The Microsoft-Nokia partnership is still in its infancy, but it would seem as though that little guy is about ready to start walking. Strategy Analytics today released Q4 numbers showing that Nokia holds 33 percent of the Windows Phone 7 market share, pushing the Finnish phone giant to the top spot globally.
Windows Phone 7 devices in general are up 36 percent with 2.7 million units shipped in the fourth quarter. Nokia’s slice of the pie comprises .9 million units sold. HTC, the world’s former top Windows Phone Vendor, has now fallen to number two, reports CNET. While HTC has a new strategy and is mostly focused on Android for the time being, Nokia’s ability to gobble up WP7 market share can’t come as good news to a company that’s experiencing a bit of a growth stunt.
While this is a solid entry for the Nokia/Microsoft duo — and remember, Nokia’s Windows phones only made their way onto shelves in the fourth quarter — there’s still plenty of catching up to do.
Apple’s numbers during the same period (which, in Apple terms, would be its first quarter) accounted for 37 million iPhones being sold. In fact, the iPhone 4S sold 4 million units in its first weekend on the market.
At the same time, Nokia has been good about keeping things fresh and is expected to unveil two new devices at MWC this week, perhaps with some “Pure View” imaging features.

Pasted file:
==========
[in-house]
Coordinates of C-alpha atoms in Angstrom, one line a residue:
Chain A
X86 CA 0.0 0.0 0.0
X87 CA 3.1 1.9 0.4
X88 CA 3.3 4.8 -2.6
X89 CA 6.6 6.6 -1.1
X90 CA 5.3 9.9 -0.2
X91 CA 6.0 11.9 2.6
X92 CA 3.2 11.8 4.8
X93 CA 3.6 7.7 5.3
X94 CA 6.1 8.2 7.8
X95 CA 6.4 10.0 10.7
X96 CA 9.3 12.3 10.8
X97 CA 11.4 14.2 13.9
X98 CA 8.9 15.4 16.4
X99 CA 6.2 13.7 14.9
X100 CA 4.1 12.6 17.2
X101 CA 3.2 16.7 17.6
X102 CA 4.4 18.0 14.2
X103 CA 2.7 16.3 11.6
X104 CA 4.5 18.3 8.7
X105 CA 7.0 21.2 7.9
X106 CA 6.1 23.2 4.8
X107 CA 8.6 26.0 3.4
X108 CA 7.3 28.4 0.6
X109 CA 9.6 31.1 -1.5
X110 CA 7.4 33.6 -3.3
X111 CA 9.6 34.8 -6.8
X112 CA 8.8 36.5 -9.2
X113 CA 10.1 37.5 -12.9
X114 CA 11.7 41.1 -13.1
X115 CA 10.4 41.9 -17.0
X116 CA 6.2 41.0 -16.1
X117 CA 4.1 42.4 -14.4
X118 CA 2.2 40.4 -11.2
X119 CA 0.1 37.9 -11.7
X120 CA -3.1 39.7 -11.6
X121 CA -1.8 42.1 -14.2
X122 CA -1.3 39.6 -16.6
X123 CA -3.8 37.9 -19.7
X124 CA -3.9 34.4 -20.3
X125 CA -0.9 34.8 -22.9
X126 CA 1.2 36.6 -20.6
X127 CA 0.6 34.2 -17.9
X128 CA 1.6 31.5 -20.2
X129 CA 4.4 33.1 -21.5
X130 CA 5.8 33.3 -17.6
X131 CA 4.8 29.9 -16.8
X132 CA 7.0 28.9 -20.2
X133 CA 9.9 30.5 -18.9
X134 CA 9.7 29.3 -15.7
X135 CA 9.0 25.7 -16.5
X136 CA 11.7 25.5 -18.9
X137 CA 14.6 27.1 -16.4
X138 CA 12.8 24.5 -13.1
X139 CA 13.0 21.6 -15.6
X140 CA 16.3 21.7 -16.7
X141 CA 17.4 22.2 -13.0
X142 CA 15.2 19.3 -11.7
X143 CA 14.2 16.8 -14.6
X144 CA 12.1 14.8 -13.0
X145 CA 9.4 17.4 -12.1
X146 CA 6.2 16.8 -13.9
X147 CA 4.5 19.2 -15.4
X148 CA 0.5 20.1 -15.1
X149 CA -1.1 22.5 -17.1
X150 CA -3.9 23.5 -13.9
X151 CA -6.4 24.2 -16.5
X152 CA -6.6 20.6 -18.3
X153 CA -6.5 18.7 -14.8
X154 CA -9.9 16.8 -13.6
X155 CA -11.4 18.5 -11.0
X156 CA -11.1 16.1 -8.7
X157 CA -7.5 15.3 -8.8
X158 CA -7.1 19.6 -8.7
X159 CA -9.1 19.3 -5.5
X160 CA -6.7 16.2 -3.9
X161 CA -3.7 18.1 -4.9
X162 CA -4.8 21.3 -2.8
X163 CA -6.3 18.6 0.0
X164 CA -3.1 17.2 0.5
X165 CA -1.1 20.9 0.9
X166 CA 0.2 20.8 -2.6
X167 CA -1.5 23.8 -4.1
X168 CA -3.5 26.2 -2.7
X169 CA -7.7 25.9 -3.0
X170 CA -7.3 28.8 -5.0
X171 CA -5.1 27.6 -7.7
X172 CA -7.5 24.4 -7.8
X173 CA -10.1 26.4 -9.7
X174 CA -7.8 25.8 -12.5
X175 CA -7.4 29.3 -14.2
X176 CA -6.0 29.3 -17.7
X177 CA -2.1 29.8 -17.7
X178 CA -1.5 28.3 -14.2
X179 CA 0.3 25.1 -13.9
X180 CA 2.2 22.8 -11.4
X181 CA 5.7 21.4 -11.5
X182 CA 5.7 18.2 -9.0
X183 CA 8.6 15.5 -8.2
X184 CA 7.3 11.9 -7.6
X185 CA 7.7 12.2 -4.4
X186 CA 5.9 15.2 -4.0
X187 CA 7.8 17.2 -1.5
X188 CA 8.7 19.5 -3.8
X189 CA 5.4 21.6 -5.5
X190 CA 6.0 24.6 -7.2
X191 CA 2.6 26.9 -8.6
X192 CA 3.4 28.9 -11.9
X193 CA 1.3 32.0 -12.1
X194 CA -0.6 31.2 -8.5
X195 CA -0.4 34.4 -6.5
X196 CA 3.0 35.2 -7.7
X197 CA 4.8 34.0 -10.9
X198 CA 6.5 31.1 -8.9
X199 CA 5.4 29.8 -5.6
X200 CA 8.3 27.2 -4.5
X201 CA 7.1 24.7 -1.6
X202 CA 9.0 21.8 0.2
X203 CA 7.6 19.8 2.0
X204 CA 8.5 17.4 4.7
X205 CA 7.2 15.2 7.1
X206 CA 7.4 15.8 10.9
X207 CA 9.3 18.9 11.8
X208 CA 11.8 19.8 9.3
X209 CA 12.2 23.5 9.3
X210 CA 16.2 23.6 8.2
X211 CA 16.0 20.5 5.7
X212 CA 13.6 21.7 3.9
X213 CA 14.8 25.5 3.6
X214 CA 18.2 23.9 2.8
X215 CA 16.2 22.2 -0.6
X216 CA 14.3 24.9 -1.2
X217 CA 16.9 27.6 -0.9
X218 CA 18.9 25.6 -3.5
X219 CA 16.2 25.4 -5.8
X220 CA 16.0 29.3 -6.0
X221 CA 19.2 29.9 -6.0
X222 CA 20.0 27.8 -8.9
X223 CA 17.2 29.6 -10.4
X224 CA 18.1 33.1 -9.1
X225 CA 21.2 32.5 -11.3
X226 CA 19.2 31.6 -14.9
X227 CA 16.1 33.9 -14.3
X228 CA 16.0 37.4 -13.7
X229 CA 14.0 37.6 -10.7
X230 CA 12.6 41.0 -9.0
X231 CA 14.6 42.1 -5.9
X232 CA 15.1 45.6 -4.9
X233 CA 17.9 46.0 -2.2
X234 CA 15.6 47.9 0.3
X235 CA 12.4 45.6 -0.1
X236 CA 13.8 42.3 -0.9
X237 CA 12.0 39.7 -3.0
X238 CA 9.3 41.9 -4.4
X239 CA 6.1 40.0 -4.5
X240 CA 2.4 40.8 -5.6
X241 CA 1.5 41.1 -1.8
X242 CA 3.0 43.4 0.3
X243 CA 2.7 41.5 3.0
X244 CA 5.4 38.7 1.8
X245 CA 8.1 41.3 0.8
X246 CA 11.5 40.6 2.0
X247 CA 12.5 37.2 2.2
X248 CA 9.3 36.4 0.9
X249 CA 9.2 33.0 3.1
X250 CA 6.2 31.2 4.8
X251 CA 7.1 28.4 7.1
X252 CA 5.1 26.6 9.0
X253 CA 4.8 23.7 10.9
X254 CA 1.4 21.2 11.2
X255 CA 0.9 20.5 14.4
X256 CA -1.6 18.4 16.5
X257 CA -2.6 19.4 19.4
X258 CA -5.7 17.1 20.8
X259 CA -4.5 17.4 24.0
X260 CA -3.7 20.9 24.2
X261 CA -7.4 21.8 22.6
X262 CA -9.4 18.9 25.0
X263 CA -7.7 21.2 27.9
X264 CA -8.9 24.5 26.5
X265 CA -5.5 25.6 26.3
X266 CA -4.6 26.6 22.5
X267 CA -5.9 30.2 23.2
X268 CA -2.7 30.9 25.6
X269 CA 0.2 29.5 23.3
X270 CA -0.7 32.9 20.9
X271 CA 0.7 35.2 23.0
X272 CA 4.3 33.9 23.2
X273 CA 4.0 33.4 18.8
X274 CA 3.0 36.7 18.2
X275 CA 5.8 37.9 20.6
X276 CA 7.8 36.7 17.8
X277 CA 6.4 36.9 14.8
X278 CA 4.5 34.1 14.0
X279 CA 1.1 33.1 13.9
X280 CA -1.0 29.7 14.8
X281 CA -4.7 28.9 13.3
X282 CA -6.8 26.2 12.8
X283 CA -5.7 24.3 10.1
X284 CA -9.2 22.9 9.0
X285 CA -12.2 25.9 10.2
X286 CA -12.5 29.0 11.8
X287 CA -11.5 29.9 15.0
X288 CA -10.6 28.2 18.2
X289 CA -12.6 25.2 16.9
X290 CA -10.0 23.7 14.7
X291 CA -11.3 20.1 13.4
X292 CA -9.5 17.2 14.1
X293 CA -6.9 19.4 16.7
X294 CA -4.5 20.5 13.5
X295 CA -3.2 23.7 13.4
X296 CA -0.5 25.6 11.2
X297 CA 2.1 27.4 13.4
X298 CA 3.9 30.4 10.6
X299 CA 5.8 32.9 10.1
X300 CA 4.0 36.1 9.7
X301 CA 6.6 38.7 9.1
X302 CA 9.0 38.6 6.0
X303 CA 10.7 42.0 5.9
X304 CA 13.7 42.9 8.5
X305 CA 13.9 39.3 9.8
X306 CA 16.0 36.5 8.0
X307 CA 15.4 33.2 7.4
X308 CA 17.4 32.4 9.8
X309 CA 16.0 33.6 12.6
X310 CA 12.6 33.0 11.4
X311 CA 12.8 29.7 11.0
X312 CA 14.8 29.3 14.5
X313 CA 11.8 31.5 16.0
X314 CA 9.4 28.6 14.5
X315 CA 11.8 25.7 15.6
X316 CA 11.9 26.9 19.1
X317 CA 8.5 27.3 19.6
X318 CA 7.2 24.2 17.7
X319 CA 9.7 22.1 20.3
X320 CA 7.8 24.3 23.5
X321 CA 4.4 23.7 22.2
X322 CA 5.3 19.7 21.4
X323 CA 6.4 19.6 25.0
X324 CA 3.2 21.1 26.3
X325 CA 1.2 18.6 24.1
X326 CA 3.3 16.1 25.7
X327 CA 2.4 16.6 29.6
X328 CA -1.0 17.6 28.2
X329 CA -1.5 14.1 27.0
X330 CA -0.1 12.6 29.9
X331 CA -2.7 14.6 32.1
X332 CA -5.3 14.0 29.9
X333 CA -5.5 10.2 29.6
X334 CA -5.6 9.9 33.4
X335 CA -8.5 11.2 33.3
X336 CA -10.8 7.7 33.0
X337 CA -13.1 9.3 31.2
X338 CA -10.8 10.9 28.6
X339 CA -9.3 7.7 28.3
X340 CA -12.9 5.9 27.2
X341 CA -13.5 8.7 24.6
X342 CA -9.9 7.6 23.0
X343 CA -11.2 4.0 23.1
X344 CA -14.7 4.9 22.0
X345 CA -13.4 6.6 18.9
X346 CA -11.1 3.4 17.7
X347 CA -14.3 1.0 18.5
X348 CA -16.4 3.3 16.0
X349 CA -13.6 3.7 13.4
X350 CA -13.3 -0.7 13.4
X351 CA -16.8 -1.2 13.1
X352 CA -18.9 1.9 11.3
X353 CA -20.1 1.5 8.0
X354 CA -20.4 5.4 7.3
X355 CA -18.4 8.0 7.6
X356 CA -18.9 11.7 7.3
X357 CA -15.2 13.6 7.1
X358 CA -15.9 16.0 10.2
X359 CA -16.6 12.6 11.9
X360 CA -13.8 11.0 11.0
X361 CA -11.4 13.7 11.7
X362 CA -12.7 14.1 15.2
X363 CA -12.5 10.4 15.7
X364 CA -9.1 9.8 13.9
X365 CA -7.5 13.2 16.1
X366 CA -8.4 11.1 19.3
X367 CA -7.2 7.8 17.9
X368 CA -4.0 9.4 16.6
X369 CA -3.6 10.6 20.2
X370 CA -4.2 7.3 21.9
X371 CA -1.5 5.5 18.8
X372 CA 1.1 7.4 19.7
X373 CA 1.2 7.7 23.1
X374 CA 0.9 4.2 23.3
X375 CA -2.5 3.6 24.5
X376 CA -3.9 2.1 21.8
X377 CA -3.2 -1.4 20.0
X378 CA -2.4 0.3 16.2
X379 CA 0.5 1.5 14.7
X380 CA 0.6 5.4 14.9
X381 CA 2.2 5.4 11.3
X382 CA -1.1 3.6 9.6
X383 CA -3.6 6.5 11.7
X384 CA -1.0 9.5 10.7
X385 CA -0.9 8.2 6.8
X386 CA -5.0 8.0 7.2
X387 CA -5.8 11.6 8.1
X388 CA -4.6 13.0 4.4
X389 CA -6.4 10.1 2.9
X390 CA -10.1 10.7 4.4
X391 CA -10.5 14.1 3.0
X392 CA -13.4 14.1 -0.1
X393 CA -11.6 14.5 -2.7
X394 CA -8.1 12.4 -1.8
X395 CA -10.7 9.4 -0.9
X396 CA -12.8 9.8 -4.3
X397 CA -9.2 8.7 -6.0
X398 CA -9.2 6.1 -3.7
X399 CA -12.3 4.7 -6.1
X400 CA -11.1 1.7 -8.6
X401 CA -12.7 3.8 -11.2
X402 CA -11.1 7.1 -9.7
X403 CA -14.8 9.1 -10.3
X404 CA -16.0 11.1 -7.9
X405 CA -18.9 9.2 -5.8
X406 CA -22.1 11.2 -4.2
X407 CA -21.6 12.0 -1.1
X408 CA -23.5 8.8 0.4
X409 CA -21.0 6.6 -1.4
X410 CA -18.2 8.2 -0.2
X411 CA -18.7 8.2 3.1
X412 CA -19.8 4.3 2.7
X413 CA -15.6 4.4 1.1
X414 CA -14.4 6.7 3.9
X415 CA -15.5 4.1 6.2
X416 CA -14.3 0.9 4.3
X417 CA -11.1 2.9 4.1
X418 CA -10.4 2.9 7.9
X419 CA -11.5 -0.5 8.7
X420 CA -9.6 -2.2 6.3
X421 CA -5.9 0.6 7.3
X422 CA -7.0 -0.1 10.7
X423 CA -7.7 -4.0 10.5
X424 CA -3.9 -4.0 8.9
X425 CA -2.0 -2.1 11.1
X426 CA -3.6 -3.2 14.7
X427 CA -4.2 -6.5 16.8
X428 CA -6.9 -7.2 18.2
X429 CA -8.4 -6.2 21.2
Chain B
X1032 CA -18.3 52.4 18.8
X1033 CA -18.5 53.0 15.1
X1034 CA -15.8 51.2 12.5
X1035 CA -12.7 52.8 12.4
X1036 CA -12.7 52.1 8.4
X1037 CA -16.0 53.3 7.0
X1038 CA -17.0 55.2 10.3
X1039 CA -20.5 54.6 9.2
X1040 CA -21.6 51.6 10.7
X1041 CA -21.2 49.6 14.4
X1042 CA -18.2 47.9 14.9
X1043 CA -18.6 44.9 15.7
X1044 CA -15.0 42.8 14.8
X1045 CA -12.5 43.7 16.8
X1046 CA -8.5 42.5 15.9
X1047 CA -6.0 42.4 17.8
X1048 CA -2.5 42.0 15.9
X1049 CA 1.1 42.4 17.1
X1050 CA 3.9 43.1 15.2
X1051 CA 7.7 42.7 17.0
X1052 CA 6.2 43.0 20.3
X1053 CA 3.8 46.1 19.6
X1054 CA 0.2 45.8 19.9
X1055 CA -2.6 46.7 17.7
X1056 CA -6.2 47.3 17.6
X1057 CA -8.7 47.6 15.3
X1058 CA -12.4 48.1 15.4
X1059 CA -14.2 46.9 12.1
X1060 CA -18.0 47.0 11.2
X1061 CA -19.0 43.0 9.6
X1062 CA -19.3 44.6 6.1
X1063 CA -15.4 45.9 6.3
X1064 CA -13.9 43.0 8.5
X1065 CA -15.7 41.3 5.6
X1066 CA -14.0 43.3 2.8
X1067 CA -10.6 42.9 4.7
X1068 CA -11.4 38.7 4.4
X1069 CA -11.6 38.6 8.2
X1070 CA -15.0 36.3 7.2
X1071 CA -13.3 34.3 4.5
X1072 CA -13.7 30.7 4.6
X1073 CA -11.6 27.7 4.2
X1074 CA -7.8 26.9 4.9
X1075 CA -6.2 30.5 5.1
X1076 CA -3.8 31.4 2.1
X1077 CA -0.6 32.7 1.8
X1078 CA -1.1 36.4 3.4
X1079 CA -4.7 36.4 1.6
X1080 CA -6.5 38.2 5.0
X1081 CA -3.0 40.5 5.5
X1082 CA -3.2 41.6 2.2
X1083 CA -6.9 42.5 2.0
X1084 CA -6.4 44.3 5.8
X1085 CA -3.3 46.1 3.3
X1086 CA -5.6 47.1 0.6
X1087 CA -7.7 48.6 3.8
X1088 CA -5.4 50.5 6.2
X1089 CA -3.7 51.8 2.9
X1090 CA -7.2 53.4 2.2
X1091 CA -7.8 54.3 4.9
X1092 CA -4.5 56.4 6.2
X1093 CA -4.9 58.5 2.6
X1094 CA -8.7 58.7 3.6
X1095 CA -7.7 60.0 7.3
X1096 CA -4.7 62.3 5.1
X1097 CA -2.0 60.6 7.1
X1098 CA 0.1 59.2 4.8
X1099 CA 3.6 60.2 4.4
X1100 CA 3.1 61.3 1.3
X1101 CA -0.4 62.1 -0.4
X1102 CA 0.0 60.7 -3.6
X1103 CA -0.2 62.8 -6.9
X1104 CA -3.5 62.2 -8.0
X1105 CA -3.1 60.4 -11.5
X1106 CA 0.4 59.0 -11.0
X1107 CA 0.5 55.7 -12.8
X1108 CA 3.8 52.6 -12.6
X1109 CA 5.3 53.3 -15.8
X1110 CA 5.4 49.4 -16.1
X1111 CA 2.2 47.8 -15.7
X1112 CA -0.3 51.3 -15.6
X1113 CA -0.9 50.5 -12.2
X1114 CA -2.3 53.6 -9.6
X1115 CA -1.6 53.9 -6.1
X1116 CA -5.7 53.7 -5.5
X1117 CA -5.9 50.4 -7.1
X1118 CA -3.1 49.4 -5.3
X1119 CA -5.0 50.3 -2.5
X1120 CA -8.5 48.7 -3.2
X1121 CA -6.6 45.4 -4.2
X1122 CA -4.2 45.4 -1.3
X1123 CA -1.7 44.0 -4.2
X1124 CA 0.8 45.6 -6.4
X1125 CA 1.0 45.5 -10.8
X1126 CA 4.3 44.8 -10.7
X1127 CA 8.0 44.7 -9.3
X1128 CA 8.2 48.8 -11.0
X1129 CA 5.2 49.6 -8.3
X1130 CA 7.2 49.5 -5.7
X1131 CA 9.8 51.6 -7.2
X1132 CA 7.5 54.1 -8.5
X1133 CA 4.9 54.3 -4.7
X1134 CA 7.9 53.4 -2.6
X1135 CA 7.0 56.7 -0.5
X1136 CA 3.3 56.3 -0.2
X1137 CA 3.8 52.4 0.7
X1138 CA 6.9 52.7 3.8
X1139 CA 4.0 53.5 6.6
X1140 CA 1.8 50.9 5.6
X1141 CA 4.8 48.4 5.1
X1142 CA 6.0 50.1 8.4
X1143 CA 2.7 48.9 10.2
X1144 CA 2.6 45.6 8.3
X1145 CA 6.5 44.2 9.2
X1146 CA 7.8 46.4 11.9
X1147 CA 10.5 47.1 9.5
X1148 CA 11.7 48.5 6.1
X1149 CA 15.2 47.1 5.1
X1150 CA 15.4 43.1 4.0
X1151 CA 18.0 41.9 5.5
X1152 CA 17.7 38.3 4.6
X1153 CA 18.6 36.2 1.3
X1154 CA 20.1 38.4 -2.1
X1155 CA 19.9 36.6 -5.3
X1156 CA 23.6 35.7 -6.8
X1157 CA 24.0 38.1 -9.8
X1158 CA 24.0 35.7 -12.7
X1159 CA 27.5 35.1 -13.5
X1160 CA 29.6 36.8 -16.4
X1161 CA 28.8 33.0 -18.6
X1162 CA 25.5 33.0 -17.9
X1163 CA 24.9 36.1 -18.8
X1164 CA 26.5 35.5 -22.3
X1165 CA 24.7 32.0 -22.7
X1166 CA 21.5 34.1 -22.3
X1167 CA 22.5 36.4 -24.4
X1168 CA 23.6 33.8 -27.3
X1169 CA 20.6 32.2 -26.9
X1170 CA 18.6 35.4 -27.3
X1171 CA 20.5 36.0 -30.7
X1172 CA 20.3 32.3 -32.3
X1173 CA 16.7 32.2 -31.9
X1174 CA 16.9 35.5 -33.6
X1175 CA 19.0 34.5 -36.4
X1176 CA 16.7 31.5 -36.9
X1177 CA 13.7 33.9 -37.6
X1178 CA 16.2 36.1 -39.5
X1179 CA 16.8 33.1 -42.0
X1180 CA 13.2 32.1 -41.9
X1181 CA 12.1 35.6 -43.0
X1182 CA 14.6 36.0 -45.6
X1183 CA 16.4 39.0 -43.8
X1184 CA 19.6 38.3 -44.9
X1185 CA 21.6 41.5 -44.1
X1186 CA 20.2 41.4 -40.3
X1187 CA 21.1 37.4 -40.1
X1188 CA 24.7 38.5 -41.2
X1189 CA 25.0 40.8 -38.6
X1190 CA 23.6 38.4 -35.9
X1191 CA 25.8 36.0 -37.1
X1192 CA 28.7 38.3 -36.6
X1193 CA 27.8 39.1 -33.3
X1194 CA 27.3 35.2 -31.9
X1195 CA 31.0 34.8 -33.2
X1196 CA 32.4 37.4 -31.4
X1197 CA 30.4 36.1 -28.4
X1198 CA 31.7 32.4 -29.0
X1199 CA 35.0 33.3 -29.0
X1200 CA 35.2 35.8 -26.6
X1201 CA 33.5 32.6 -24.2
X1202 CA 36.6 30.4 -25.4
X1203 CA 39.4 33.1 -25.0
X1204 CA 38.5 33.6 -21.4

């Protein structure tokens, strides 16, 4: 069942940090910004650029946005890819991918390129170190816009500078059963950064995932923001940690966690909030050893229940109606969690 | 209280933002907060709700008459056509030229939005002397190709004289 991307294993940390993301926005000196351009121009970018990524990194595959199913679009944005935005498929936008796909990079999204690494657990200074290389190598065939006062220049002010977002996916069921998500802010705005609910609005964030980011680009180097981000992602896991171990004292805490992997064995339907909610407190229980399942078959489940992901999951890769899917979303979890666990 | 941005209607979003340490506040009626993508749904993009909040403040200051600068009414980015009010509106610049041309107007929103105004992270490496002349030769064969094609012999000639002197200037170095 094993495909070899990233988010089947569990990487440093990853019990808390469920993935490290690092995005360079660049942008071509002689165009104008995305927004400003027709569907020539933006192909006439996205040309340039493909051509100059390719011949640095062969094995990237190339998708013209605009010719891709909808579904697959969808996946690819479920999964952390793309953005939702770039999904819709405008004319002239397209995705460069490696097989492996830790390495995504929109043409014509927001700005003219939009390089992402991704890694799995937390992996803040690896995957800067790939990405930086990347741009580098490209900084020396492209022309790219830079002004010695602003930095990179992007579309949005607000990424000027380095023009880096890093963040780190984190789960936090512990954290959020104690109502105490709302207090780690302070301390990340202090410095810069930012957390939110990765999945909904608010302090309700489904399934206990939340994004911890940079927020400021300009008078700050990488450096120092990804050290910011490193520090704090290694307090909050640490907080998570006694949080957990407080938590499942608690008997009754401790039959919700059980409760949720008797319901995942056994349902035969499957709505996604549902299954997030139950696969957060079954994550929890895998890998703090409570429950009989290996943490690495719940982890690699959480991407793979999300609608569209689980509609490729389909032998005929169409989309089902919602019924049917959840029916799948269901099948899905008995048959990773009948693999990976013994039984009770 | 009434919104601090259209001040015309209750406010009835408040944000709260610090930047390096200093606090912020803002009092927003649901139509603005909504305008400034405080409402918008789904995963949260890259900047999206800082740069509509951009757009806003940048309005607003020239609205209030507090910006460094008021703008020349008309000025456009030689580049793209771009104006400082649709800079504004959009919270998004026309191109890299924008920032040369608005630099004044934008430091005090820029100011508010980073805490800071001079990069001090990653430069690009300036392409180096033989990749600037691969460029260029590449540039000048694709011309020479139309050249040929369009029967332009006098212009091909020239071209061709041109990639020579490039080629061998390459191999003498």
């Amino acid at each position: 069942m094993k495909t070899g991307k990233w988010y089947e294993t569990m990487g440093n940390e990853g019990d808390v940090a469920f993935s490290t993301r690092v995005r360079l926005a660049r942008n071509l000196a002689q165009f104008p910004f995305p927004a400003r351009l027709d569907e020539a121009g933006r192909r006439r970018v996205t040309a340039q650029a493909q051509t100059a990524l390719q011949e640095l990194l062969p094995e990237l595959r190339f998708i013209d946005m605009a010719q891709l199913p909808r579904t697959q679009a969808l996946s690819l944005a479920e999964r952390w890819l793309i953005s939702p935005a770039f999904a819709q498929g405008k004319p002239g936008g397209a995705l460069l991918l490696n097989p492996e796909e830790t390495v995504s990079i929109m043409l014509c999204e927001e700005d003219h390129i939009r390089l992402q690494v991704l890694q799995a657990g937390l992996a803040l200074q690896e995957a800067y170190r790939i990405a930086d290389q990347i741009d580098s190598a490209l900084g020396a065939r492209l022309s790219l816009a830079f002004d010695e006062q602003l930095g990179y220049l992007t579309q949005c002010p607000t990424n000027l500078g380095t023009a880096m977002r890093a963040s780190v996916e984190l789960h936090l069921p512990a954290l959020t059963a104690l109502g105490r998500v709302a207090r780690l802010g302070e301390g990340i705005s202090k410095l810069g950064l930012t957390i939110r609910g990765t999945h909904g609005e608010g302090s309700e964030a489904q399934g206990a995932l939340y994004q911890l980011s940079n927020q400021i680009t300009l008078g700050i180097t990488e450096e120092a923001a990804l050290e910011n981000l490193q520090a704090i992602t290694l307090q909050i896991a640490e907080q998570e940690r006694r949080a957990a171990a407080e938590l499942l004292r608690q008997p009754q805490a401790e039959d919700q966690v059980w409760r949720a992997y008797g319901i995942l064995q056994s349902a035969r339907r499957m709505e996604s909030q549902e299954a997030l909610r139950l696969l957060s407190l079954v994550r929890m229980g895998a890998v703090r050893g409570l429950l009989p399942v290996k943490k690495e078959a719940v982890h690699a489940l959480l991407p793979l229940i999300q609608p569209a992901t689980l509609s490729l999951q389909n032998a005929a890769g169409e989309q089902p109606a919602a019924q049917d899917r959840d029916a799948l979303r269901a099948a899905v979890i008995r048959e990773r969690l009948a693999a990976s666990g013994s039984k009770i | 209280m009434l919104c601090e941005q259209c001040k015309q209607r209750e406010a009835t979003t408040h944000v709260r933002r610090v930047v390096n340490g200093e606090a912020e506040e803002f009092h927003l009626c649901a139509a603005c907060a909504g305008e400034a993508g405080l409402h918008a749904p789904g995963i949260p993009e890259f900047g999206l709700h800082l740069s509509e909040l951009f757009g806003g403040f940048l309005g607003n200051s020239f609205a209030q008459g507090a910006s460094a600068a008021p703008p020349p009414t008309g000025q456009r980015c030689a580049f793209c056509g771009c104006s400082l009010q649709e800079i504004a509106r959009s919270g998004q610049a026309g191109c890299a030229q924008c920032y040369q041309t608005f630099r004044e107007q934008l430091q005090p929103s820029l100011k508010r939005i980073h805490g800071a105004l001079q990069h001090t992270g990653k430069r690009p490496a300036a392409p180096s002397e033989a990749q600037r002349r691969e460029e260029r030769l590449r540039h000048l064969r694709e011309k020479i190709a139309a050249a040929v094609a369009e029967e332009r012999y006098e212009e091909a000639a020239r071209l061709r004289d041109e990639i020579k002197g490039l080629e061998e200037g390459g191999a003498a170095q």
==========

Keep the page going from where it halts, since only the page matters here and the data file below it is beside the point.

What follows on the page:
NOKIA is a Finnish multinational communications corporation. It is primarily engaged in the manufacturing of mobile devices and in converging Internet and communications industries. They make a wide range of mobile devices with services and software that enable people to experience music, navigation, video, television, imaging, games, business mobility and more. Nokia is the owner of Symbian operation system and partially owns MeeGo operating system.
Windows Phone 7 is the successor of the Windows Mobile 6.5 mobile operating system in development by Microsoft, scheduled for release by October 2010. Microsoft’s goal is to create a compelling and predictable user experience by redesigning the user interface, disallowing partners to modify or replace it, integrating the operating system with other services, and strictly controlling the hardware it runs on.